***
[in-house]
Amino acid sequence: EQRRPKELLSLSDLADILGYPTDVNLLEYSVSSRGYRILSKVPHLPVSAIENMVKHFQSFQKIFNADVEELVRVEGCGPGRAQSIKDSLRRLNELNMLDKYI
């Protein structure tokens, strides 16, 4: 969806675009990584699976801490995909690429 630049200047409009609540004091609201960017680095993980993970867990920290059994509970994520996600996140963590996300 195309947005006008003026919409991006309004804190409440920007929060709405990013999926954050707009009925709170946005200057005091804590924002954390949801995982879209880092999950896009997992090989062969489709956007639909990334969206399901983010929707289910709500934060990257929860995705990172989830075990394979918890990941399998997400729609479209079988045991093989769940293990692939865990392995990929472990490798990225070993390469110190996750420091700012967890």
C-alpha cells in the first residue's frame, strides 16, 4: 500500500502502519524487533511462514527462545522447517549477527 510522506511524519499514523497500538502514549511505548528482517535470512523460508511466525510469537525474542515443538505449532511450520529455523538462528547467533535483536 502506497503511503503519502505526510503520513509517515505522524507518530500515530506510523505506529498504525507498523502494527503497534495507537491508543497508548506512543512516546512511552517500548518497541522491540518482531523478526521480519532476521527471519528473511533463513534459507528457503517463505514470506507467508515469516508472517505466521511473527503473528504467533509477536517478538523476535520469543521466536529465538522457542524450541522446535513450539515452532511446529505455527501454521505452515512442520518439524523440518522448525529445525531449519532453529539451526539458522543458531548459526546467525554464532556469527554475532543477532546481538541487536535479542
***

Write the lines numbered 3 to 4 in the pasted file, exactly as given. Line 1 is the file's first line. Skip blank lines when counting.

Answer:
């Protein structure tokens, strides 16, 4: 969806675009990584699976801490995909690429 630049200047409009609540004091609201960017680095993980993970867990920290059994509970994520996600996140963590996300 195309947005006008003026919409991006309004804190409440920007929060709405990013999926954050707009009925709170946005200057005091804590924002954390949801995982879209880092999950896009997992090989062969489709956007639909990334969206399901983010929707289910709500934060990257929860995705990172989830075990394979918890990941399998997400729609479209079988045991093989769940293990692939865990392995990929472990490798990225070993390469110190996750420091700012967890």
C-alpha cells in the first residue's frame, strides 16, 4: 500500500502502519524487533511462514527462545522447517549477527 510522506511524519499514523497500538502514549511505548528482517535470512523460508511466525510469537525474542515443538505449532511450520529455523538462528547467533535483536 502506497503511503503519502505526510503520513509517515505522524507518530500515530506510523505506529498504525507498523502494527503497534495507537491508543497508548506512543512516546512511552517500548518497541522491540518482531523478526521480519532476521527471519528473511533463513534459507528457503517463505514470506507467508515469516508472517505466521511473527503473528504467533509477536517478538523476535520469543521466536529465538522457542524450541522446535513450539515452532511446529505455527501454521505452515512442520518439524523440518522448525529445525531449519532453529539451526539458522543458531548459526546467525554464532556469527554475532543477532546481538541487536535479542